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      How to Prevent Cavities

      For most of us, being told we have a cavity is disappointing. It means we’re headed for an uncomfortable hour in the chair with a dental drill whirring away, then getting hit with a big bill. Every time it happens, we tell ourselves (and our children) we’re not going to let it happen again.

      Unfortunately, history repeats itself all too often.

      Wouldn’t it be great if it didn’t, though? What if you and your children never had another cavity? All it takes is a little knowledge and a little discipline, which we’ll share with you in this article.

      But first…

      What is a cavity?

      Cavities, also known as dental caries, account for more trips to the dentist than any other dental problem. The term “cavity” actually refers to the space inside a tooth after the tooth decay (the caries) has been removed.

      Tooth decay is caused by frequent exposure to acids, which attack the enamel of the tooth and cause it to lose minerals. The common culprits for this are foods and drinks high in sugars and starches. Those sugars, and the sugars formed from starches, form acids. These, combined with the sticky film of bacteria known as plaque, start eating away at the enamel of your teeth.

      Cavities (or to be more accurate, caries) develop when a tooth is subjected to acids too frequently—as happens when you eat sugary snacks or drinks throughout the day. The first sign of decay is a white spot, which shows up when minerals in the tooth have been lost. At this point, the damage can actually be reversed with minerals from saliva, fluoride from toothpaste or fluoridated mouth rinse, and putting a stop to sugary drinks and snacks between meals.

      Everyone knows we’re supposed to brush our teeth in the morning and before bed, but that’s just cavity prevention at its most basic. If you really want to avoid cavities, there’s a lot more you can do. We’ve put together a list of the best dentist-recommended strategies, starting with brushing.

      Best Ways to Avoid Cavities

      Brush at least twice a day

      Use a fluoride toothpaste and brush in the morning and evening. Even better, brush after every meal. If that’s not possible, try to swish water in your mouth to remove any food particles stuck on your teeth. To make sure the spaces between your teeth are clean, use floss or a waterjet flosser.

      Are you brushing properly? Read up on proper brushing technique now.

      Limit Snacking and Drinking (Unless It’s Water)

      Between meal snacks and sipping on anything besides water causes the bacteria in your mouth to create acids. If you’re a soda-holic, you’re just asking for trouble. While not as enjoyable, water is a far better choice. Tap water often has fluoride added to it, while bottled water doesn’t, so stick with regular old tap water for the most benefit.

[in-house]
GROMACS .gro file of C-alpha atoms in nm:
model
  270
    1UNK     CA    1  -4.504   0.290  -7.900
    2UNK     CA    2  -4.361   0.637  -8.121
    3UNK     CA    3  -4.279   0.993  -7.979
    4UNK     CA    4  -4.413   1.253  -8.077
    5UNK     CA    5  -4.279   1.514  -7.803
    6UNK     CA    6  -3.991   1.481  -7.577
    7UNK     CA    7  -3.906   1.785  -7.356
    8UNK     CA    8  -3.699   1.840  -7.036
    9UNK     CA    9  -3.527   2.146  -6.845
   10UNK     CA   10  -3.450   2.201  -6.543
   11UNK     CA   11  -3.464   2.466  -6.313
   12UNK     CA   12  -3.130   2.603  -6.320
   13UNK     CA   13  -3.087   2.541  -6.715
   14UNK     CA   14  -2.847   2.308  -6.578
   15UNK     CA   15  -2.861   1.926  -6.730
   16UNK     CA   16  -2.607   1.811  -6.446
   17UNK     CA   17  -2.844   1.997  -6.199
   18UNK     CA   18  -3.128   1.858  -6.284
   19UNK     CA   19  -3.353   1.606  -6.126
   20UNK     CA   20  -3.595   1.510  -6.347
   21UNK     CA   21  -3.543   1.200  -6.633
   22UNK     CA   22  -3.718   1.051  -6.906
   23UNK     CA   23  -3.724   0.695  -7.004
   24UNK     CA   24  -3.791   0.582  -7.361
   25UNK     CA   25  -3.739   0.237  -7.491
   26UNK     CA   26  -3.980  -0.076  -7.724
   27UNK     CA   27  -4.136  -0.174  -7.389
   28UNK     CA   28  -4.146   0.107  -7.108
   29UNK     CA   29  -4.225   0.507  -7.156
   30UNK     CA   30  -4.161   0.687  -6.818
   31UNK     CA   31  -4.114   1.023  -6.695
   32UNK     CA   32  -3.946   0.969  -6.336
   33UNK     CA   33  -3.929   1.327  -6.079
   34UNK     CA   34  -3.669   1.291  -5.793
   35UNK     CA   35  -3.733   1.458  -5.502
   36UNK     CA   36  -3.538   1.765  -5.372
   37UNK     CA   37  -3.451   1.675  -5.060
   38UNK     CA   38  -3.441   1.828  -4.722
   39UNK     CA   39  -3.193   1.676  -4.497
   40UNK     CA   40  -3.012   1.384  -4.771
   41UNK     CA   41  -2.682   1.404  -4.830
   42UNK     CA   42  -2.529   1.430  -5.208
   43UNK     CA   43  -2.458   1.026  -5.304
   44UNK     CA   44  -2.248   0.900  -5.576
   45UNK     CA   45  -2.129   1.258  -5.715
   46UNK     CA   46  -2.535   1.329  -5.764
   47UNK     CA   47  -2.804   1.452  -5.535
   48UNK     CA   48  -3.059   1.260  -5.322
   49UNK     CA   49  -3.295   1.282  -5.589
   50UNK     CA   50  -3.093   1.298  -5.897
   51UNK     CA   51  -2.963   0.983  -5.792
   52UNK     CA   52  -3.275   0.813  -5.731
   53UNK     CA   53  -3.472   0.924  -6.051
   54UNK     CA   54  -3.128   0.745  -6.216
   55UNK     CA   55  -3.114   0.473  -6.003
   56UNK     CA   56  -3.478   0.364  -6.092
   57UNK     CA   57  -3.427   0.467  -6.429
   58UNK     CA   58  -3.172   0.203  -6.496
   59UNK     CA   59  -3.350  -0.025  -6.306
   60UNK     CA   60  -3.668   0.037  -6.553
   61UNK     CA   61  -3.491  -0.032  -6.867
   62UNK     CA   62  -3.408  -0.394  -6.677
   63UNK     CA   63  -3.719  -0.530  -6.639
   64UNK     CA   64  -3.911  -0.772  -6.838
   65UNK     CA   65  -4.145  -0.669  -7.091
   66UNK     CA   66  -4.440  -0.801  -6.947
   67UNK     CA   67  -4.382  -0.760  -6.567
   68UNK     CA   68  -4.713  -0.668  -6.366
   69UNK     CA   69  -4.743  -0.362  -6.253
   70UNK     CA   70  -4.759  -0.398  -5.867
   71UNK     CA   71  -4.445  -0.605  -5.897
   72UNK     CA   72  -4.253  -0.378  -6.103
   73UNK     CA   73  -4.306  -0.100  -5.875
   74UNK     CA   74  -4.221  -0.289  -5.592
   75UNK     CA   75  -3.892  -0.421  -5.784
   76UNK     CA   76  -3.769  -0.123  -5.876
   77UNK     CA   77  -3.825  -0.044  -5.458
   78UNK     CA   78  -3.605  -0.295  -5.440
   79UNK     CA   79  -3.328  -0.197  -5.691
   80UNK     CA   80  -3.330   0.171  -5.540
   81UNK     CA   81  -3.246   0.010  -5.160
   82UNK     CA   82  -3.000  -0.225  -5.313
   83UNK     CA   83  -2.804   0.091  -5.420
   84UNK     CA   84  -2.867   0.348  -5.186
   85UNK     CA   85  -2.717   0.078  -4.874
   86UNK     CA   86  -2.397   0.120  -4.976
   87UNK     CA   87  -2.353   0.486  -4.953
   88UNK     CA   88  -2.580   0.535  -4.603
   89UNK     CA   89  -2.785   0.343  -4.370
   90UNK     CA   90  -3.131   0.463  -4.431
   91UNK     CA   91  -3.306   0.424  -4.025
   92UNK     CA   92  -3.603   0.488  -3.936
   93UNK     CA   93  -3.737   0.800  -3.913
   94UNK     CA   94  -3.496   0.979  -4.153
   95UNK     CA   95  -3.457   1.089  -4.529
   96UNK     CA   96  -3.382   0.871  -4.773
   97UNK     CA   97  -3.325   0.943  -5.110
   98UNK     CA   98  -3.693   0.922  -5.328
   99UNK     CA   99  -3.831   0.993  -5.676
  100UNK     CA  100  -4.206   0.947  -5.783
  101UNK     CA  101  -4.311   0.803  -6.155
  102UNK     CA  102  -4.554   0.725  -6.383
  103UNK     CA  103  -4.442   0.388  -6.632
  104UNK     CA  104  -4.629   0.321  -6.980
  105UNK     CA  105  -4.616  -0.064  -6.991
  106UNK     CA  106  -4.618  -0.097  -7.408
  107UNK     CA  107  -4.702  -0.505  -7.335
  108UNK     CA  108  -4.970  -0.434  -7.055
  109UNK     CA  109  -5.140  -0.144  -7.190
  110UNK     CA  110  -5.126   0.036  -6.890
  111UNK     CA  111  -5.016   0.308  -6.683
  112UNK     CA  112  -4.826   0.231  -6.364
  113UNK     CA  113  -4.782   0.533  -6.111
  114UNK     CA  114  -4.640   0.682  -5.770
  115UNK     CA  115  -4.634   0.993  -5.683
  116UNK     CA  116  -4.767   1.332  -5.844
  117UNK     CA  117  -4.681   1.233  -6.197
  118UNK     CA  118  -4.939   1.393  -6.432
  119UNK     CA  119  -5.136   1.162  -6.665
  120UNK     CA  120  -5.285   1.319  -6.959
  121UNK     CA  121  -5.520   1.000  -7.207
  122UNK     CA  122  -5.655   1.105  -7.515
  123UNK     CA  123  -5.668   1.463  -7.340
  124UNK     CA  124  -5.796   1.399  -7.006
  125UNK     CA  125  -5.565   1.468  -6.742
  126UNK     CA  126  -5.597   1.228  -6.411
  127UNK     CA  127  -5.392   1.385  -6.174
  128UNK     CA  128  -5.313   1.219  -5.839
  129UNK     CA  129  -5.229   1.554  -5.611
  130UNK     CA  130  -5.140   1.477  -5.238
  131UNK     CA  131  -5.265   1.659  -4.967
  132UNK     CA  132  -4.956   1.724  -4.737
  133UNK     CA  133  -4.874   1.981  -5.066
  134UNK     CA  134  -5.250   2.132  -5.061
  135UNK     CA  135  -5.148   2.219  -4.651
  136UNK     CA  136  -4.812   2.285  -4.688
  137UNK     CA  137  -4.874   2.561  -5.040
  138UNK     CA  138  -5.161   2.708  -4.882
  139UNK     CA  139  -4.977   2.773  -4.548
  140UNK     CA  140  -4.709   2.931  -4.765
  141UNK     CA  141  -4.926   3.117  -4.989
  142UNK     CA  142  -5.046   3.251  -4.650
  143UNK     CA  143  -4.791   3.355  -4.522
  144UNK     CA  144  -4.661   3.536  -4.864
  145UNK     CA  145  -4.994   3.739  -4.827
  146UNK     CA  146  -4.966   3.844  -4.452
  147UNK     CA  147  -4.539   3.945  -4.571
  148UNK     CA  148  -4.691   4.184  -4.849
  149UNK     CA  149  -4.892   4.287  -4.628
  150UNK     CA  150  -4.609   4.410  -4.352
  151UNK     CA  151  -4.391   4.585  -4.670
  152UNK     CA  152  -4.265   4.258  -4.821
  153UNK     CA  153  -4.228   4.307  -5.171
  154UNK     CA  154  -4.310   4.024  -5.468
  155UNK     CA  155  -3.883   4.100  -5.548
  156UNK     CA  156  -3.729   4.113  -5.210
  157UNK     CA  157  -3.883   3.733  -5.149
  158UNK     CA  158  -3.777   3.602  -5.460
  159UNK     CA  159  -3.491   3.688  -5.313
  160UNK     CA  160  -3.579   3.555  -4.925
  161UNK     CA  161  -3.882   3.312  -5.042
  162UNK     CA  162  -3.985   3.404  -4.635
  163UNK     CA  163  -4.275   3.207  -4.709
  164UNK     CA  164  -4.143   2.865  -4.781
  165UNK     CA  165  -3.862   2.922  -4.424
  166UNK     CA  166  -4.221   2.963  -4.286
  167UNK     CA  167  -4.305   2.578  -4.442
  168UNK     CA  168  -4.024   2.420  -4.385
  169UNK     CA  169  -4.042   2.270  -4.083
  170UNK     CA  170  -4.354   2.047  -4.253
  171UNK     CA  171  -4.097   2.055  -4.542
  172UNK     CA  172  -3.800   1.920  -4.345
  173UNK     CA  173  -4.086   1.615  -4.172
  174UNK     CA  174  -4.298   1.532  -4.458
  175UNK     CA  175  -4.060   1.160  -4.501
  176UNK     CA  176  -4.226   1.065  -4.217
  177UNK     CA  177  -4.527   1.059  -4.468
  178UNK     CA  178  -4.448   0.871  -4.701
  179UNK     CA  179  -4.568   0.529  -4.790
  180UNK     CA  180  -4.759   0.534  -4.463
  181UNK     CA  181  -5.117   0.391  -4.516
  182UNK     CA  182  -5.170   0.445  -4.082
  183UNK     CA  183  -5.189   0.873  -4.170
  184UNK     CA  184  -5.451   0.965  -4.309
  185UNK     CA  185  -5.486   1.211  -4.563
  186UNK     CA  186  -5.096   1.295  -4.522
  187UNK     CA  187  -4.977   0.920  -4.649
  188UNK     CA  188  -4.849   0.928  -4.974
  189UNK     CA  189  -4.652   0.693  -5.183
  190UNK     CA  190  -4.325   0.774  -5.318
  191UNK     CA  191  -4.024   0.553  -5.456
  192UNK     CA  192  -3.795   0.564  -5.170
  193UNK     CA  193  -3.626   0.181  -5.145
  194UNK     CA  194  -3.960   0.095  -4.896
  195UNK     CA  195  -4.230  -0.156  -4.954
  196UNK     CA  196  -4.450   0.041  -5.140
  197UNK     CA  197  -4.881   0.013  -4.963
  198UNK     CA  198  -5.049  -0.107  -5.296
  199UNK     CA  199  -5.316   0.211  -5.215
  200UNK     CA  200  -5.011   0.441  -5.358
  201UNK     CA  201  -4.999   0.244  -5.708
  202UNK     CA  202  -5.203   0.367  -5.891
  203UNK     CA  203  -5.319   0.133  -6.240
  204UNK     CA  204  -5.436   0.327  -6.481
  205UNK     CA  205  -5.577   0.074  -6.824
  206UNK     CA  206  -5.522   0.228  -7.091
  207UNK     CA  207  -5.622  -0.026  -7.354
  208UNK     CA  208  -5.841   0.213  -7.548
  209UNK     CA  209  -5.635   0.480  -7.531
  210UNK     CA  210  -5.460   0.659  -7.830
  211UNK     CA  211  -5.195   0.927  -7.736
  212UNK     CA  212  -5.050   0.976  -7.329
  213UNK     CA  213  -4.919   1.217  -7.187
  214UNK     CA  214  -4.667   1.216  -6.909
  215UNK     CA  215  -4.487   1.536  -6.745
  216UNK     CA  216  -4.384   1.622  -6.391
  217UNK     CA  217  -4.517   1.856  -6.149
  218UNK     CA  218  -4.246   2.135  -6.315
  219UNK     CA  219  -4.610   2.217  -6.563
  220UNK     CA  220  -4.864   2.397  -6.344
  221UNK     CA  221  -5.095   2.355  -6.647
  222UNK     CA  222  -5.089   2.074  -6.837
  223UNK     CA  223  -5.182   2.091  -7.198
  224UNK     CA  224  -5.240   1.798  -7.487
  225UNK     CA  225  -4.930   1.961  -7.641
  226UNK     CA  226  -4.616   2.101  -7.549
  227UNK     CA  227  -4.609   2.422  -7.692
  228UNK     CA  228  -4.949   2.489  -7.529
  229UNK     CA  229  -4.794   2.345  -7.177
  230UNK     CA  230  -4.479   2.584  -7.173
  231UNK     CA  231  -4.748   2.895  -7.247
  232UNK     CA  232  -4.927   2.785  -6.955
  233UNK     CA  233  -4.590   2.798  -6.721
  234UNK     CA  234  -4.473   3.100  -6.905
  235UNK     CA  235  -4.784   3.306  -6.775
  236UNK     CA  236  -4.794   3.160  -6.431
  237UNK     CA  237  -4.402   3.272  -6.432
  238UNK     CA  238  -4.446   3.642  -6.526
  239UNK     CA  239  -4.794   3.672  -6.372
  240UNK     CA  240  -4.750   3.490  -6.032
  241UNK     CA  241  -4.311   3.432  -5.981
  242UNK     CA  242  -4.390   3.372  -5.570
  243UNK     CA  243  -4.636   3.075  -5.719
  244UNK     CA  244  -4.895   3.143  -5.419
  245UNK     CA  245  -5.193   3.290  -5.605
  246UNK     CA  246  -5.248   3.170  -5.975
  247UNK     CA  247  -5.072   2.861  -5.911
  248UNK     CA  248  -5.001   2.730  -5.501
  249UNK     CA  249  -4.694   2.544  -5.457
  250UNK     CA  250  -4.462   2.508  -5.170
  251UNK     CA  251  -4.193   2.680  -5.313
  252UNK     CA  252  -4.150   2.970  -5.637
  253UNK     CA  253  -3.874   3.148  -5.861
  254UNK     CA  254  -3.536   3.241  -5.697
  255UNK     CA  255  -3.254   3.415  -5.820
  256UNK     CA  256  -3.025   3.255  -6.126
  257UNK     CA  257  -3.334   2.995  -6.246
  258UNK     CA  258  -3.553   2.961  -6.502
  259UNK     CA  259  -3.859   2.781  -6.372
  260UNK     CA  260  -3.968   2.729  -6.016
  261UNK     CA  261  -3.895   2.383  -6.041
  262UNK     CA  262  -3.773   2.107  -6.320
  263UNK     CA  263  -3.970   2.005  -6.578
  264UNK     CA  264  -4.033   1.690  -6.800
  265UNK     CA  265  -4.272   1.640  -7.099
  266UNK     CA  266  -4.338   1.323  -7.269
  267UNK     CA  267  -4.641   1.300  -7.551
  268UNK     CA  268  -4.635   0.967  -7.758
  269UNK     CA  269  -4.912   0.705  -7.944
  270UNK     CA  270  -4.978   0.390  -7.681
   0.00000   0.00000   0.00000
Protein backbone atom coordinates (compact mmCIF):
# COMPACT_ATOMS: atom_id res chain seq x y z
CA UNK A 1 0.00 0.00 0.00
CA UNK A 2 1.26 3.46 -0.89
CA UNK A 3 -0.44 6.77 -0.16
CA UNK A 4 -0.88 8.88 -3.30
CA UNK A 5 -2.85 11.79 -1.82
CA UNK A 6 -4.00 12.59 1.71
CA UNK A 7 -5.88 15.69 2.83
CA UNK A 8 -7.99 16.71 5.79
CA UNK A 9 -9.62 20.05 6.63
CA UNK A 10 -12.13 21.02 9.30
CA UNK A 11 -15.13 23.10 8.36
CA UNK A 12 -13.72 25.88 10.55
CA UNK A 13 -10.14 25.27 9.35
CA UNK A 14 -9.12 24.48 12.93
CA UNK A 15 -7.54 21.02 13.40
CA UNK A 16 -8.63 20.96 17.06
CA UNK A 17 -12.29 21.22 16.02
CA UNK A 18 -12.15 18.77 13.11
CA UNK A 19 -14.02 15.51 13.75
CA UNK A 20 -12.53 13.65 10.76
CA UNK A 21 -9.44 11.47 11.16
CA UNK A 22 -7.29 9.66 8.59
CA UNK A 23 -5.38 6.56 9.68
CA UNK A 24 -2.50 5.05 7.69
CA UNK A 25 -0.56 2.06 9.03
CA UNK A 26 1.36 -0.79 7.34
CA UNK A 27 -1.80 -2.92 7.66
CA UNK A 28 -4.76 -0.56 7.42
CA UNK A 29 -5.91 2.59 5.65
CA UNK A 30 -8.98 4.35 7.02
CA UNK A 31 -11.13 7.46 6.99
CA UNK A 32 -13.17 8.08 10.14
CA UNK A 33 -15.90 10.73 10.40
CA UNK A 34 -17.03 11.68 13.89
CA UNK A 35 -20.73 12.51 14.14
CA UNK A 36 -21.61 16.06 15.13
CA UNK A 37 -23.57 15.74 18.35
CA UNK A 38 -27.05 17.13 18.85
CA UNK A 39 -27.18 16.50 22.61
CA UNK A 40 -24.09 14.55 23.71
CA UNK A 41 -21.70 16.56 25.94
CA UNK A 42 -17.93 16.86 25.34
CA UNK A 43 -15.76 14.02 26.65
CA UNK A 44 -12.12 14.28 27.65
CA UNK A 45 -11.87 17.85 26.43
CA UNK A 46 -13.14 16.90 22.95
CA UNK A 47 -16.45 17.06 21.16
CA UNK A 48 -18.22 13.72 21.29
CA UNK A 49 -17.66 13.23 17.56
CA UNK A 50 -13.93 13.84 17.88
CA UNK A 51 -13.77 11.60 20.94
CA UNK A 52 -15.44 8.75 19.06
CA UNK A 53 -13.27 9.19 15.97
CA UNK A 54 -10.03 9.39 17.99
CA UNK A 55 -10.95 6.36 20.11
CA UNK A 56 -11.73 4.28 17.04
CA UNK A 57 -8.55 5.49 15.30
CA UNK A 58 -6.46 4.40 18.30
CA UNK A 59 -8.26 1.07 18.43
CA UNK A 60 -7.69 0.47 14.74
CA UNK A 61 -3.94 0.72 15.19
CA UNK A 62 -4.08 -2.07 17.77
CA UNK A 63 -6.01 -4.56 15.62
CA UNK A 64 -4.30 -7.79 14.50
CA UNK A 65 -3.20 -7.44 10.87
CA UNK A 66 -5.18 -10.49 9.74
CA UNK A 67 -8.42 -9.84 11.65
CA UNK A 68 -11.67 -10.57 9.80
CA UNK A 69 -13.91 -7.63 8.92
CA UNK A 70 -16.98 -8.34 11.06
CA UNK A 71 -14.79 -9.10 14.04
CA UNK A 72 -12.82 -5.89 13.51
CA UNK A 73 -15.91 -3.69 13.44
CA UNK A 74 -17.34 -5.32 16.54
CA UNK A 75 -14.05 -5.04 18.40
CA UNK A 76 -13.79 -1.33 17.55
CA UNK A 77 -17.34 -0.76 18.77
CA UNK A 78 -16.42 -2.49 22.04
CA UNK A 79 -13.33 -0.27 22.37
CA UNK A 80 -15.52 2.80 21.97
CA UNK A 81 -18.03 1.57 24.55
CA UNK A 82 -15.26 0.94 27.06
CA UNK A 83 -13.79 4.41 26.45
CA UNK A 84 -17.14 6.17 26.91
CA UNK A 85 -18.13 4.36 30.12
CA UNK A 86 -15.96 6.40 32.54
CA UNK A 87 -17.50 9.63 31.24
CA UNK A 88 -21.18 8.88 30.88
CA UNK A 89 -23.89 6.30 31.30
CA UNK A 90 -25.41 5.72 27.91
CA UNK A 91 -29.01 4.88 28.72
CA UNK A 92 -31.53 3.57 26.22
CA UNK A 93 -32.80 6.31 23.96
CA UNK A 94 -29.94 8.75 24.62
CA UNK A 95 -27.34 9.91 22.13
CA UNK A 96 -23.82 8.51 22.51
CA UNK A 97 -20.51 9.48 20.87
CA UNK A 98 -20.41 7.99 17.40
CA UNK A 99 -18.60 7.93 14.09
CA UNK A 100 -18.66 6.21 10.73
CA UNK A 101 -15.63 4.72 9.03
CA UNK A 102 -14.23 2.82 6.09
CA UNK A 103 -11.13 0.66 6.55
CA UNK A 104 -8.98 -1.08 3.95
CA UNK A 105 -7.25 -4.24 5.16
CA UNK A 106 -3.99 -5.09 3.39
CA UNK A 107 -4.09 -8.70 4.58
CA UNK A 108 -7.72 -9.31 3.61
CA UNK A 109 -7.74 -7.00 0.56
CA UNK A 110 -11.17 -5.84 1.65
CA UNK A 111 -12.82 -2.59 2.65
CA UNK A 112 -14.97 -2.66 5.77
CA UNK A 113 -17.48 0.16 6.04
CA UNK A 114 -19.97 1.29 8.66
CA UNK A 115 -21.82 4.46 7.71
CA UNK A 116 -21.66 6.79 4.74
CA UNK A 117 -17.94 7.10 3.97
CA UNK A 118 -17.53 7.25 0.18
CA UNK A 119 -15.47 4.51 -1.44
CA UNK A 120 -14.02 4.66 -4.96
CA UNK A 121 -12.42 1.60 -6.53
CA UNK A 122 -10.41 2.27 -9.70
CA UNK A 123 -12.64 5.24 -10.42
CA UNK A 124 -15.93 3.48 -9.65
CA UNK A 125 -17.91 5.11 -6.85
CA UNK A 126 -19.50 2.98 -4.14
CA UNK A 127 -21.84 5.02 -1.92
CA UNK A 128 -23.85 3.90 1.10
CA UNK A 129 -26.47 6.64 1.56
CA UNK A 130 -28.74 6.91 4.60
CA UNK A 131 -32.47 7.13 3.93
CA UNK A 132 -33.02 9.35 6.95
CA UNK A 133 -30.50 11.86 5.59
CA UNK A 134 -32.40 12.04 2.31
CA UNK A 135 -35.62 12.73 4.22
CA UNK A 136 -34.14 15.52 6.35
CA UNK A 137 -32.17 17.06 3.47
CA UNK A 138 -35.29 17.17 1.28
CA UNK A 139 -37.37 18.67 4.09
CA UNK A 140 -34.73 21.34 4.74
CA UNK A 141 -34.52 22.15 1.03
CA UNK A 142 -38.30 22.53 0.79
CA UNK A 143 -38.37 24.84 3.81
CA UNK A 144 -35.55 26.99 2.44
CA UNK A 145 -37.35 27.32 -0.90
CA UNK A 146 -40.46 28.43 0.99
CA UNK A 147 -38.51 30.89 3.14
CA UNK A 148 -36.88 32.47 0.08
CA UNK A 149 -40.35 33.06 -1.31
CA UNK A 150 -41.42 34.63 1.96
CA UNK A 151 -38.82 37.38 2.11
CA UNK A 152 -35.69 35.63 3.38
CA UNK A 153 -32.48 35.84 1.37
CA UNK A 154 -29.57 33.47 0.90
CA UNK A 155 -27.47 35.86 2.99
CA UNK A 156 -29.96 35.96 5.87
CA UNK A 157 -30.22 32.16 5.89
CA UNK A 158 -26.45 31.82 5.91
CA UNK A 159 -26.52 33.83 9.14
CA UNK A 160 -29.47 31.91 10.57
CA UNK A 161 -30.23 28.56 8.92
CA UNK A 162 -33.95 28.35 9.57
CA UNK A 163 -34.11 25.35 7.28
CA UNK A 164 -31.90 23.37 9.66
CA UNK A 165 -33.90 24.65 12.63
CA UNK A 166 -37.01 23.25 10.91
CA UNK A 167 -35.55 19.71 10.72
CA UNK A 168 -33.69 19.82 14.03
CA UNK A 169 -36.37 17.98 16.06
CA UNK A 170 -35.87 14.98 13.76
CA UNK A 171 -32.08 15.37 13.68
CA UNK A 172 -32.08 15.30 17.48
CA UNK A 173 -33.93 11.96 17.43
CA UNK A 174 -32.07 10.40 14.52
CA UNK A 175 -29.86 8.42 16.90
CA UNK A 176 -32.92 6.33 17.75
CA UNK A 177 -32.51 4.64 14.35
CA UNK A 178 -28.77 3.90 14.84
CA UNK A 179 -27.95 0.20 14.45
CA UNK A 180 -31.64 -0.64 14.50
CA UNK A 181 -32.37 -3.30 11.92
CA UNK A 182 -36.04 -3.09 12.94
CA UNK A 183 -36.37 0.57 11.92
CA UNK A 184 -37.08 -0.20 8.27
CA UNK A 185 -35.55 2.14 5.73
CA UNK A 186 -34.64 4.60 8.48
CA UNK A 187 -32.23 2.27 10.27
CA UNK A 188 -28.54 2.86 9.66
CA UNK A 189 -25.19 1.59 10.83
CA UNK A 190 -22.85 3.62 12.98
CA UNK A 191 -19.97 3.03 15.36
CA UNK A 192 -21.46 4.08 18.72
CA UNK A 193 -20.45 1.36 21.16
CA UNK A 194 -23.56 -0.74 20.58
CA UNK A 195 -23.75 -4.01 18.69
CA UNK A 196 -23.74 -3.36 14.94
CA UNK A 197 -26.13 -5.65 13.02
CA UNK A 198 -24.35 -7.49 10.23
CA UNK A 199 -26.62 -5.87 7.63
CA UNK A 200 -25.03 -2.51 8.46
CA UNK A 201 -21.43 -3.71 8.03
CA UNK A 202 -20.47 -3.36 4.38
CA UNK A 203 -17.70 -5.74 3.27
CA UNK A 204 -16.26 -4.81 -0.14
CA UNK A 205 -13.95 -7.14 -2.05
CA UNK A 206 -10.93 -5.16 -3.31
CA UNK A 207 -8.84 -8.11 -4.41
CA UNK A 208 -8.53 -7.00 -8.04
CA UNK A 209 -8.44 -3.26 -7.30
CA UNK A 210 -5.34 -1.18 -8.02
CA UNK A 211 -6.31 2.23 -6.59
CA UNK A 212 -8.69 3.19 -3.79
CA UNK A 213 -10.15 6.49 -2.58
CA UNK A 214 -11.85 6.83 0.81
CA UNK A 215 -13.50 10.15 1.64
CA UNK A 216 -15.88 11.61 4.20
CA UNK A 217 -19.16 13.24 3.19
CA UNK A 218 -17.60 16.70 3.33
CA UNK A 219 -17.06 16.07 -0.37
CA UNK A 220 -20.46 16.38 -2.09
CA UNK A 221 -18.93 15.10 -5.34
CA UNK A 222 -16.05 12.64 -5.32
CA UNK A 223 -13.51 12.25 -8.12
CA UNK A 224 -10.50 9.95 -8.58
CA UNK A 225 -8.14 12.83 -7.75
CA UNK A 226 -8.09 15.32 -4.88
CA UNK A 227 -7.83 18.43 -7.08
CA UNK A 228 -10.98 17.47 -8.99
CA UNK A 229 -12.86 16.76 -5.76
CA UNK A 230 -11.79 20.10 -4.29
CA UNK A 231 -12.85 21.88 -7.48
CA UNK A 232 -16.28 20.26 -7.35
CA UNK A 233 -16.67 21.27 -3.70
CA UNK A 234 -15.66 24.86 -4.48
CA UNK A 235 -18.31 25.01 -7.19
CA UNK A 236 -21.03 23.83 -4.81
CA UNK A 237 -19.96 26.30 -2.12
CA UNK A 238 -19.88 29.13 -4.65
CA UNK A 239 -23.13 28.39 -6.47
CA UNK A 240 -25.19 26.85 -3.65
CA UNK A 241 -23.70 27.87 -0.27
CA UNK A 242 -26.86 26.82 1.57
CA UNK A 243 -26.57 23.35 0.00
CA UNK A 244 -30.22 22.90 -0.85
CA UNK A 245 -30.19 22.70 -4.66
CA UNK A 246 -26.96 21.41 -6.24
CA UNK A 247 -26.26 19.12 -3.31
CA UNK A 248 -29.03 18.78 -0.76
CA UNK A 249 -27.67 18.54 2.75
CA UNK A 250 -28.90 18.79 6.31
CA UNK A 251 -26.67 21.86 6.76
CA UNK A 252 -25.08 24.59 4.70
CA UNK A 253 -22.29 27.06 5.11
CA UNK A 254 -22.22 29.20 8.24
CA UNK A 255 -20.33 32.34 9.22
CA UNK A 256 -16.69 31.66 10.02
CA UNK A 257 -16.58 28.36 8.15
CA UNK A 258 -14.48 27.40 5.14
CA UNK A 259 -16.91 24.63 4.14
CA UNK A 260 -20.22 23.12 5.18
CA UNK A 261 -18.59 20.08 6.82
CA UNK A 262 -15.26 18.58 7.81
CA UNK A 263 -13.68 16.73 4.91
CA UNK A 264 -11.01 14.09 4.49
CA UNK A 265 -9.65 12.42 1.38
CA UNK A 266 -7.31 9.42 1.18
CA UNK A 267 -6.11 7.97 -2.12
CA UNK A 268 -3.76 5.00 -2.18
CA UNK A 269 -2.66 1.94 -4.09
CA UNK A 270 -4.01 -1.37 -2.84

Avoid Foods That Stick Around

      Foods that get stuck in-between your teeth should be avoided. Candy (especially taffy, gummies, and similarly sticky candies), chips, and popcorn should all be avoided unless you can brush your teeth right after eating.

      Consider a Fluoride Mouth Rinse

      If you or your children are considered at risk for cavities, consider a fluoride mouth rinse. These are available in any drugstore. If you’re unsure which to buy, ask your dentist for a recommendation.

      Say “Yes” to Fluoride Treatments

      Most dentists recommend having fluoride applied to children’s teeth when they’re in for a regular checkup. The low levels of fluoride in a pediatric fluoride application are nothing to worry about and will help strengthen the enamel on your child’s teeth.

      If you avoid or don’t have access to fluoridated water and have a history of cavities, your dentist may recommend an application of fluoride for you, too.

      Don’t Chew on Ice

      Besides the risk of cracking or chipping a tooth, chewing on ice accelerates wear on the enamel of your teeth. The enamel is the protective covering of your teeth, and once it’s gone it doesn’t come back.

      Dental Sealants for Children

      If you have a young child, consider having your dentist apply sealants. A sealant is just a thin plastic coating applied (in liquid form) over the chewing surface of molars in the back of the mouth. This coating protects the enamel from acids and plaque that inevitably accumulates in the nooks and crannies of the tooth.

      Get Regular Dental Checkups

      We can’t overstate the importance of regular checkups. The cleaning you get from the hygienist removes the bacteria-laden accumulation of plaque, reducing the chances of tooth decay starting. Your dentist will assess the health of your teeth and gums, as well as diagnose any issues you may be having.
      Momentum’s dental plans make regular dental checkups affordable. Even our most basic Protect plan covers two dental checkups per year. Learn more about our dental plans for individuals/families and dental plans for groups.

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